Contemporary percussion of Latin America
Salsa, merengue, cha-cha — we know the dances. And we recognize the unmistakable sounds of the driving percussion section of the bands who play for the dancers. But the range of percussion available in Latin America today may not be so familiar to listeners here in the U.S. The Southern Oregon University Percussion Ensemble, under the direction of Terry Longshore, will help remedy that situation when it presents "Mano a Mano: Contemporary Percussion Music of Latin America." The performance will take place at 8 p.m. Monday, March 12, in the SOU Music Recital Hall at Southern Oregon University, 1250 Siskiyou Blvd., Ashland.
The program will begin with Cuban composer Amadeo Roldán's "Ritmica No. 5" and "Ritmica No. 6." Roldán is regarded as one of the founders of the modern school of Cuban music. Most of his music was inspired by Afro-Cuban folklore. He was extremely interested in the use of indigenous instruments, both melodic and percussive, and was among the first to use Cuban percussion instruments extensively in orchestral works.
However, he believed that they should not be used in order to obtain local color, but for the purpose of widening their significance beyond the national boundaries. The two Ritmicas, composed in 1930, are considered the first two compositions written for the concert percussion ensemble.
Paul Bissell's "The Alabados Song" (2003), for solo marimba and percussion ensemble, is inspired by the "Book of the Alabados," used in Hispanic/Catholic communities in the southwest United States in place of a formal church or clergy.
The "Book of the Alabados" is an ancient text with Spanish origins once used to deliver news to remote villages. The book's prose was an odd mix of Catholic imagery, violent war stories and political gossip. The town elders would improvise melodies in a chanting manner over the bedside of the dying, using the book's text in place of a formal last rites ceremony.
The performance will feature senior music performance student and Evans Family Scholarship winner Joseph Perez as marimba soloist.
Encouraged by the American mavericks John Cage and Lou Harrison, Mexican composer Carlos Chávez gladly accepted their offer to compose an important piece for a group of six percussionists.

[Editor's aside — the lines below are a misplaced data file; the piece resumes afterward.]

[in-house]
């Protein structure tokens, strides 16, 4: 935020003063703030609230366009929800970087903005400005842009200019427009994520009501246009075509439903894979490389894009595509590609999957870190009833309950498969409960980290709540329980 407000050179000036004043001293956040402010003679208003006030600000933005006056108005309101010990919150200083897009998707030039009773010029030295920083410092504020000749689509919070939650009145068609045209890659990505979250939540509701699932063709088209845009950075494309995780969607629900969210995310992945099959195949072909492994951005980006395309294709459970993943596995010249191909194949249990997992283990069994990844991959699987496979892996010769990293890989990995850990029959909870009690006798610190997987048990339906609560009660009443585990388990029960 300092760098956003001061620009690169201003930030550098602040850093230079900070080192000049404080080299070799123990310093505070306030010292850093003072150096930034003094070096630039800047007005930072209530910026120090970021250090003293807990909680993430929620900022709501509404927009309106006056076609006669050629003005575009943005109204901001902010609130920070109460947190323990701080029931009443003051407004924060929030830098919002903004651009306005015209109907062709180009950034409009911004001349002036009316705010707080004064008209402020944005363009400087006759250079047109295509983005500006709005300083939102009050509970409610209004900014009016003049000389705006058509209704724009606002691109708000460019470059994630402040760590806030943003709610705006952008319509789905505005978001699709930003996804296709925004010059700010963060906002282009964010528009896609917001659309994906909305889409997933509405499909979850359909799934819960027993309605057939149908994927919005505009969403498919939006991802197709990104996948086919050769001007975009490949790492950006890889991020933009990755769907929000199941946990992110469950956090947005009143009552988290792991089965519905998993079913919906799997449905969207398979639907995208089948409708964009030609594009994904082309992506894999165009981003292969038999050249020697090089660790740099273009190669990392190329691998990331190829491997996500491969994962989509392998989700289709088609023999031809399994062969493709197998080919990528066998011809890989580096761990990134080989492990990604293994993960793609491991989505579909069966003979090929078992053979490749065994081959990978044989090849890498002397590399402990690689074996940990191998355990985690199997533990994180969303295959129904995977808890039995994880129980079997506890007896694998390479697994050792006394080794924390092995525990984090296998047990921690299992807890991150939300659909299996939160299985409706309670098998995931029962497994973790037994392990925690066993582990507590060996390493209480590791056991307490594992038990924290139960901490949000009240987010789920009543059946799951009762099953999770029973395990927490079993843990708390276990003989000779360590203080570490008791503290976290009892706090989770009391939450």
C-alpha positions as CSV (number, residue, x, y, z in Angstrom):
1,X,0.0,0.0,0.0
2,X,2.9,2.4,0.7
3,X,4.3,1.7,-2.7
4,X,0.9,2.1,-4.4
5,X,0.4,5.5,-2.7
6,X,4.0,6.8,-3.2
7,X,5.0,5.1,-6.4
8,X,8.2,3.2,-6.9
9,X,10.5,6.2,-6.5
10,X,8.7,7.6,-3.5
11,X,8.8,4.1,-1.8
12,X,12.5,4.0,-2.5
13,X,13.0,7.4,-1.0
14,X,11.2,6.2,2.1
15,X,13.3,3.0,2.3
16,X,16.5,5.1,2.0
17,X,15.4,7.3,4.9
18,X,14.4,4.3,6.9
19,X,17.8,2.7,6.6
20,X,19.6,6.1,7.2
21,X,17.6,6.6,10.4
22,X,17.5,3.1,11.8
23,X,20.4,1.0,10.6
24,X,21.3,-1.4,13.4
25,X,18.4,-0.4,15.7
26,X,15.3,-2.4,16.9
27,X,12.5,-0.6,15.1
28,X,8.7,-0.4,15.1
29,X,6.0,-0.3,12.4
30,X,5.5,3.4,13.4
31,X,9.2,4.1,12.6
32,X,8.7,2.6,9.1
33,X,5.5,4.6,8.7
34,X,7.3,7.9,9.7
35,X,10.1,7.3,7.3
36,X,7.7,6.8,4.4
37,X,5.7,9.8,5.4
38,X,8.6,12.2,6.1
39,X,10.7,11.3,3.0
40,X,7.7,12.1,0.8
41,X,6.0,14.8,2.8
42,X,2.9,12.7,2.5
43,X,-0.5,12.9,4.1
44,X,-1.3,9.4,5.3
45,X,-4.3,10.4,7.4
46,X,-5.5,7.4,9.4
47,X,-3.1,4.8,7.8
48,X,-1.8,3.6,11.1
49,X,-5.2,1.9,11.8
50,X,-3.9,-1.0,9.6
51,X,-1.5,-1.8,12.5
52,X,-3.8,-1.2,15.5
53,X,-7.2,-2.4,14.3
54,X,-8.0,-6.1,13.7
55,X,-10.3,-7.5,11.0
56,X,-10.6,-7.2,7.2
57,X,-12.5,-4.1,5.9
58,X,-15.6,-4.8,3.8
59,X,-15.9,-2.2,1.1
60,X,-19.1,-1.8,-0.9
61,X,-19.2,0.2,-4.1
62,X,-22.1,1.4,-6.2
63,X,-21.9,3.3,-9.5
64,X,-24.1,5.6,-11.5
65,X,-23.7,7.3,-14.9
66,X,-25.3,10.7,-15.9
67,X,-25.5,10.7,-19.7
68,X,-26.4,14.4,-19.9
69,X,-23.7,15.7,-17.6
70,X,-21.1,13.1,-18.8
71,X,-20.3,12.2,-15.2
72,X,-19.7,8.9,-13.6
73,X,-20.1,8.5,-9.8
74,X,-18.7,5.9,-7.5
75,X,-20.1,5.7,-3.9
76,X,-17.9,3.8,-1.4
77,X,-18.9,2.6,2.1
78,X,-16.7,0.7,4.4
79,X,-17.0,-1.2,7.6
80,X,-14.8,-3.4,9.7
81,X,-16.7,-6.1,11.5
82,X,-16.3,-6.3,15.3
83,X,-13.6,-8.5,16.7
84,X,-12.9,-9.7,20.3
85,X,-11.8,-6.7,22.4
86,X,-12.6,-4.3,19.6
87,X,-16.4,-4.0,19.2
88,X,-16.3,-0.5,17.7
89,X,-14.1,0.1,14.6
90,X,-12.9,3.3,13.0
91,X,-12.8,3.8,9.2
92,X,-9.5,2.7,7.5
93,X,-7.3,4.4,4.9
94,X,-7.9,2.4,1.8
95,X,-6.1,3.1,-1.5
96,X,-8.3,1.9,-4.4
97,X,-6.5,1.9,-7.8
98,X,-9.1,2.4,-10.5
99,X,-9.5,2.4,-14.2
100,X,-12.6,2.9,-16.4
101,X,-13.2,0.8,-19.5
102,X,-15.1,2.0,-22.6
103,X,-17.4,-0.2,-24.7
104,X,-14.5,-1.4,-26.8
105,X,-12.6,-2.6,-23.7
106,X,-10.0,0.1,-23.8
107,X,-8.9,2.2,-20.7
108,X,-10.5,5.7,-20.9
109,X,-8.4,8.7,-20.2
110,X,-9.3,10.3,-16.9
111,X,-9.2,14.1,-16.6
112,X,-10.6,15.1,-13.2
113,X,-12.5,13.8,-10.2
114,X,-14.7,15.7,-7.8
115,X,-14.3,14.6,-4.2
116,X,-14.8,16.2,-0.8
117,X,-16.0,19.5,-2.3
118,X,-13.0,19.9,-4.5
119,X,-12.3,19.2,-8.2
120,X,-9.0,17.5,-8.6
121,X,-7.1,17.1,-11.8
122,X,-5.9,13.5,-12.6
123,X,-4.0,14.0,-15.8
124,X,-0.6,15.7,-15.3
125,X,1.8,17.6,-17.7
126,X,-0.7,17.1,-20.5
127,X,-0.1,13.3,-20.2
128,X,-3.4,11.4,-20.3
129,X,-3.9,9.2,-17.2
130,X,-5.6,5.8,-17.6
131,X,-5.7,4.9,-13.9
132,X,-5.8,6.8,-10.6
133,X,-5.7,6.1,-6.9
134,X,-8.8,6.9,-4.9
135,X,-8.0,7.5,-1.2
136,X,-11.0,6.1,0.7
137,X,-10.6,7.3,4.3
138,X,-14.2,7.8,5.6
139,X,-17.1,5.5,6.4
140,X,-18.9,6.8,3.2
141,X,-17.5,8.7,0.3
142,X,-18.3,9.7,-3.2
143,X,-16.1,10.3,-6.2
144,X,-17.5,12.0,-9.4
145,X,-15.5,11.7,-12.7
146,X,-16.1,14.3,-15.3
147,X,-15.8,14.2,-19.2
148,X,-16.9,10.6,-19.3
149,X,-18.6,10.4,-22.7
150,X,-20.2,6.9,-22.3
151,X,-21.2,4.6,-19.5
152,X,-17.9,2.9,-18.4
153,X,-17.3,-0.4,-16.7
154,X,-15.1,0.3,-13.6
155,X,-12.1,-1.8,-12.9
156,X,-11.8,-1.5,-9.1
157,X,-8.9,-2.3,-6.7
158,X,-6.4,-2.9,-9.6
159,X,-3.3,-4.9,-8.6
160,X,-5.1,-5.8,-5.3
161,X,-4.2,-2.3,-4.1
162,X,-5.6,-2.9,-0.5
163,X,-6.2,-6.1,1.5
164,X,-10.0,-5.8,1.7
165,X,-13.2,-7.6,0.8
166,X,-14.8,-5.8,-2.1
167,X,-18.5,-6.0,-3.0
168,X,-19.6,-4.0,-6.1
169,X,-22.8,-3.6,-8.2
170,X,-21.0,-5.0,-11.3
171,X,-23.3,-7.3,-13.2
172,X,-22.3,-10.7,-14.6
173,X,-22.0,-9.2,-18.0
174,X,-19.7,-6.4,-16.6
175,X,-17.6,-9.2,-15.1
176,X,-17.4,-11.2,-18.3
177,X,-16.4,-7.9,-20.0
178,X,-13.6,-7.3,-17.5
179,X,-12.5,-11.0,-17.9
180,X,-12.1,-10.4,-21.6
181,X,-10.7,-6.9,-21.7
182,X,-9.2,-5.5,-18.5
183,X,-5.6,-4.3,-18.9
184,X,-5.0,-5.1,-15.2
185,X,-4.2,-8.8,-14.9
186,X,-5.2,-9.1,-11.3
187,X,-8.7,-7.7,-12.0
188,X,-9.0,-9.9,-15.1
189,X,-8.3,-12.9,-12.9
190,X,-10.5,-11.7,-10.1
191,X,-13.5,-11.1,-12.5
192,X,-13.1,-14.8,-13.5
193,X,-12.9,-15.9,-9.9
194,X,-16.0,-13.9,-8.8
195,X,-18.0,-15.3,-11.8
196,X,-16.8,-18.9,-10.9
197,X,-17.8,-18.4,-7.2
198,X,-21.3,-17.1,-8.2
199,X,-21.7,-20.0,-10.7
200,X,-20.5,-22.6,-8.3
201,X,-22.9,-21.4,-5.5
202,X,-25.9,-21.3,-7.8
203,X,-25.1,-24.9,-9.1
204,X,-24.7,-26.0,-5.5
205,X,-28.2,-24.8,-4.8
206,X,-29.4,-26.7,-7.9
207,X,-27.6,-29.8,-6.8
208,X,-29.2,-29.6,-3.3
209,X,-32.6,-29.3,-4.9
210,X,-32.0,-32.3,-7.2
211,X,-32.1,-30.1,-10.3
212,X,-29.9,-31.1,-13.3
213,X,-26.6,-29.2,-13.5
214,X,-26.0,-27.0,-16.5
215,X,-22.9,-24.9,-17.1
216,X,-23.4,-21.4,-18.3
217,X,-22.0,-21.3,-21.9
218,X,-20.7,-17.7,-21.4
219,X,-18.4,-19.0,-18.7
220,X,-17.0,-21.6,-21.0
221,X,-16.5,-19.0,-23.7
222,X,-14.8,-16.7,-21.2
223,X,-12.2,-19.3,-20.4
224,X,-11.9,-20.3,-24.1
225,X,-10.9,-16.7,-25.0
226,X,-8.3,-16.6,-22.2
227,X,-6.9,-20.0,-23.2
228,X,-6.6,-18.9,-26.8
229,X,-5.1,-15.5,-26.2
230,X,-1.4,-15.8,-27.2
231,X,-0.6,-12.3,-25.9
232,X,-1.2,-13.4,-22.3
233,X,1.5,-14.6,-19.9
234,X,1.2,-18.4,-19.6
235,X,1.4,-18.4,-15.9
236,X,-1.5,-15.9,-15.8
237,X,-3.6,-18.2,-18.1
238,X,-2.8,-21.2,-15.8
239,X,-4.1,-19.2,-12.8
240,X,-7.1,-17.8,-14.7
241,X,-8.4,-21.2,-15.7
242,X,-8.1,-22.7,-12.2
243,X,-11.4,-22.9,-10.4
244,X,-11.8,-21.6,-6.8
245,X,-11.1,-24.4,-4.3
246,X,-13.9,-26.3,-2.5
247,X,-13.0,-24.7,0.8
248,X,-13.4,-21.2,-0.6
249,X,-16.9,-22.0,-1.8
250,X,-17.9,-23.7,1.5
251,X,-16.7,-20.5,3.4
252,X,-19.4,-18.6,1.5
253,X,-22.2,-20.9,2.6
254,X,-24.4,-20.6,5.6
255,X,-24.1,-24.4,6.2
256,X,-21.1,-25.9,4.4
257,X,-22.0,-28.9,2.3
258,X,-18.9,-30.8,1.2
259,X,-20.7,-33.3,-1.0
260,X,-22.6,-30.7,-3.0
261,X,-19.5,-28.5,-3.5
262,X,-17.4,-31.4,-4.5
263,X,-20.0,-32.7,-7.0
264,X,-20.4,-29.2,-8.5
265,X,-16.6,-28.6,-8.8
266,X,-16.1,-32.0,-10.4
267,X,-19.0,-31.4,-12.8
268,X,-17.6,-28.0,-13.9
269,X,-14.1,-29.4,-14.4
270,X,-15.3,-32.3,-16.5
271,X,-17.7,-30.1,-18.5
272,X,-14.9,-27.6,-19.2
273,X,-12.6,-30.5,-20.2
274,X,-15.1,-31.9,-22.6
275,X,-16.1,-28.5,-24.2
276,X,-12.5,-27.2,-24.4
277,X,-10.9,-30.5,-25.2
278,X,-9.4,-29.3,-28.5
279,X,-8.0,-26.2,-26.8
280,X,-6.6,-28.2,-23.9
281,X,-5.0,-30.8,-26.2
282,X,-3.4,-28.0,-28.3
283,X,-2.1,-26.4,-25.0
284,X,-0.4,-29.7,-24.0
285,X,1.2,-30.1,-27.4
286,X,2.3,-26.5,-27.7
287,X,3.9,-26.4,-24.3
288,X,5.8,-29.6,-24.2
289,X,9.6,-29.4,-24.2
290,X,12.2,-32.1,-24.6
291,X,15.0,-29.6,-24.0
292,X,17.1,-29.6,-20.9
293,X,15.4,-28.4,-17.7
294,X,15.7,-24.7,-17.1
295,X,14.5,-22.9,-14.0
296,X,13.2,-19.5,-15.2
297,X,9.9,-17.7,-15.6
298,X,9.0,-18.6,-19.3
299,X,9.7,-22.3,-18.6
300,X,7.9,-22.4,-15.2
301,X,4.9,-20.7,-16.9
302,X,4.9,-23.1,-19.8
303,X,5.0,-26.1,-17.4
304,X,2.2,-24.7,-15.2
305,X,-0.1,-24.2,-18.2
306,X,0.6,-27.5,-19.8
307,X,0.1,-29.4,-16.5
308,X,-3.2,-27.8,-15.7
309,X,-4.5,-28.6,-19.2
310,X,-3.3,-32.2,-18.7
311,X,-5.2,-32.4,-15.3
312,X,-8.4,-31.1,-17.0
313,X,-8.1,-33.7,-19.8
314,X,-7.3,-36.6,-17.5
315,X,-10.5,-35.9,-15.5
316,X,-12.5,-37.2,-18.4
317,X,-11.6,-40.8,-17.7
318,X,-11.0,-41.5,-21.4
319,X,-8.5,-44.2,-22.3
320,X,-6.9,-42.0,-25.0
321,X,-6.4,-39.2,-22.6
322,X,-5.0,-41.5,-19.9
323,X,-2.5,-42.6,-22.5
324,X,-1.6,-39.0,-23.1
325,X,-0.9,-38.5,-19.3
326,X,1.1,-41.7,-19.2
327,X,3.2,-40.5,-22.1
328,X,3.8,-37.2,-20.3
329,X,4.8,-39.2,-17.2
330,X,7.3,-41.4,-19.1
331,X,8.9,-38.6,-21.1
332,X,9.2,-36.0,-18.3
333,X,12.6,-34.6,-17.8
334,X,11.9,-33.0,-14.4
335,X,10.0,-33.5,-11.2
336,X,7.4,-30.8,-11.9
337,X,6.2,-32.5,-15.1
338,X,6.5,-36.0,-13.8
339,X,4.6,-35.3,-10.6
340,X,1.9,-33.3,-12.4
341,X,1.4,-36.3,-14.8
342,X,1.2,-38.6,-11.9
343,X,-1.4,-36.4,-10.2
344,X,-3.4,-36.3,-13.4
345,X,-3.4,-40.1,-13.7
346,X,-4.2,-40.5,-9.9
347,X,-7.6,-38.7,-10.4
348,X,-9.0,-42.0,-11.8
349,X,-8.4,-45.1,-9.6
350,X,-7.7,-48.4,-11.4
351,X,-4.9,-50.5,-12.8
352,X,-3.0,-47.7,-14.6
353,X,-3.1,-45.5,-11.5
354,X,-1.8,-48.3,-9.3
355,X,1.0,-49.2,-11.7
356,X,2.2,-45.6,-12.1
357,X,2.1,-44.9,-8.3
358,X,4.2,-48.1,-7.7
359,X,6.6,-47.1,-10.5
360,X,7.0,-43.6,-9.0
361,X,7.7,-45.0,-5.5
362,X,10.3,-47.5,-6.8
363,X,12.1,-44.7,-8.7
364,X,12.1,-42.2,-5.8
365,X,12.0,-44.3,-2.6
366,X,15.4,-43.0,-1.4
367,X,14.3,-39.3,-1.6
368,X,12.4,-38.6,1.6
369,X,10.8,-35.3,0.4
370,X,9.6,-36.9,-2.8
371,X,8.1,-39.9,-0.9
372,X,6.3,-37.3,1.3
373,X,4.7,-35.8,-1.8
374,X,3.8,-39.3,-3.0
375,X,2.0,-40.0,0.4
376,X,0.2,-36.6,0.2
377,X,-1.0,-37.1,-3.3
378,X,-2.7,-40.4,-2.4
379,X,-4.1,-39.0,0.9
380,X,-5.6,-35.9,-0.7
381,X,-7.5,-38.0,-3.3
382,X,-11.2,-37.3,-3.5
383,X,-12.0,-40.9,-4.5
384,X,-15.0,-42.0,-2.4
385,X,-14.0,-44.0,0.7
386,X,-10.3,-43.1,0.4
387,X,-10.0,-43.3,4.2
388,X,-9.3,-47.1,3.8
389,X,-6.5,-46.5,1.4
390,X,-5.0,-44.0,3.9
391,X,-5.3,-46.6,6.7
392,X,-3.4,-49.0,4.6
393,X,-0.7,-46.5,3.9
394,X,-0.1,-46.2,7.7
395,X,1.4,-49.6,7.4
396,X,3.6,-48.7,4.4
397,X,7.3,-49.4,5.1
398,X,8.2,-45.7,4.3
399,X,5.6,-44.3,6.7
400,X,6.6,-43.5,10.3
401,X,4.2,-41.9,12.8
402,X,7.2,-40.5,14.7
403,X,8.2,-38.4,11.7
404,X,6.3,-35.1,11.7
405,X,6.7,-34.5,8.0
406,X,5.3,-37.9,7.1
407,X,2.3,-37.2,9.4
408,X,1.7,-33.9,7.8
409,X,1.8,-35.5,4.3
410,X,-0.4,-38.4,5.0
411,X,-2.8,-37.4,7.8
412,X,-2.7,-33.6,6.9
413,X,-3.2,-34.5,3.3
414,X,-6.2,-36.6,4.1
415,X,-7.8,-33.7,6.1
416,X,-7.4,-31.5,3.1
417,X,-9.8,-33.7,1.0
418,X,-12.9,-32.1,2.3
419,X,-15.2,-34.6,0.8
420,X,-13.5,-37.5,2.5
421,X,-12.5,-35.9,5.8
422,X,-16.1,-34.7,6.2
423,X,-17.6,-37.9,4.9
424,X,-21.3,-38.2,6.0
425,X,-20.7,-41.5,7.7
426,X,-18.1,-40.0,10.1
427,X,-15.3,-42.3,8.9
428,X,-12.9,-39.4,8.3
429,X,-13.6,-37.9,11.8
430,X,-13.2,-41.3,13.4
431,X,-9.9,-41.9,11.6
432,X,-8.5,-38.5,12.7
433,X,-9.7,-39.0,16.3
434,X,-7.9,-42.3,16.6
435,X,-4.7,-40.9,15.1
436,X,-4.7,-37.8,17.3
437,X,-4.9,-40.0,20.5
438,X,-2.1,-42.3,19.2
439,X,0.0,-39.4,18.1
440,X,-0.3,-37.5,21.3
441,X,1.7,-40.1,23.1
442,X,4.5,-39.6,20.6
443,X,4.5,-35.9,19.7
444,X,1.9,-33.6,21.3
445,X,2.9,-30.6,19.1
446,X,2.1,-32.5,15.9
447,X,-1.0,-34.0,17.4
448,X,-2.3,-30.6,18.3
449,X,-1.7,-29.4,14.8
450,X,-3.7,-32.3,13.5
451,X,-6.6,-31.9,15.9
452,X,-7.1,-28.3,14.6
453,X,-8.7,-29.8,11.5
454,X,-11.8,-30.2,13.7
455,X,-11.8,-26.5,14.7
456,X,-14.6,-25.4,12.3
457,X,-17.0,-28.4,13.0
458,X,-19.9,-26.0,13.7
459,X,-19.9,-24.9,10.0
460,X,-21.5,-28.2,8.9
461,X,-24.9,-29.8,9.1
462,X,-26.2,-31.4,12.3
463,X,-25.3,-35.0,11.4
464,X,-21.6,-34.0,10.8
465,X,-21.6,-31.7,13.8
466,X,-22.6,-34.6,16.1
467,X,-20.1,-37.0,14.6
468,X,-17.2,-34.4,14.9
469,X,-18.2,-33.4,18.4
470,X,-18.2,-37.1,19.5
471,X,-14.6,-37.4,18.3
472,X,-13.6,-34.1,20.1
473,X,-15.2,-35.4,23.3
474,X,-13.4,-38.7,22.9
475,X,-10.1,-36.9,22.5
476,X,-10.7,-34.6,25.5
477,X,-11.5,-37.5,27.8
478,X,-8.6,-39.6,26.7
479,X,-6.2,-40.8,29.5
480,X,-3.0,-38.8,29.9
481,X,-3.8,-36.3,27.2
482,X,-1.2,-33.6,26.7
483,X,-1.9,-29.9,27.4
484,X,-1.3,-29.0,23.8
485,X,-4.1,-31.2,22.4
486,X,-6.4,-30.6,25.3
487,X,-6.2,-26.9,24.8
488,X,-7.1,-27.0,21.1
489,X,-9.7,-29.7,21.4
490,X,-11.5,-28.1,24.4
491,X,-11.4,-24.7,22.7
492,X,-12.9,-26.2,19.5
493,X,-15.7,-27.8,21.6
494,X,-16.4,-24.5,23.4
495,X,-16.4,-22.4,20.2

His piece "Toccata" proved too complex for the Cage-Harrison group. They were not accustomed to some of the techniques and lacked the ability to perform, in particular, the many demanding drum rolls that dominate the first movement. Composed in 1942, the "Toccata" had its world premiere in 1947. It has become one of the landmarks of 20th century music and has been instrumental in integrating percussion into Western music.
The title work for the concert, "Mano a Mano," is a percussion duet by Puerto Rican composer Roberto Sierra. In this demanding work, performed by senior music performance students Joseph Perez and Jacob Phelps-Ransom, Sierra explores the many rhythmic possibilities of percussion. The work starts with the sounds of the maracas and gradually moves to the bongos and congas.
Finally, the concert includes two works by Brazilian composer/percussionist Ney Rosauro. The first, "Concerto for Vibraphone and Percussion Ensemble," will feature senior music student Kevin Conness as vibraphone soloist. The program concludes with Rosauro's "Valencia," for 12 percussionists.
The composer calls this work "a piece in the Spanish-Flamenco mood "¦ that reflects my impression from Spain and in particular the state of Valencia that I have visited several times." It will feature senior music performance student and music scholarship winner Chris Matthews as marimba soloist.
Tickets $8 for general admission, $6 for seniors, and free for students. See www.sou.edu/music or call 552-6101.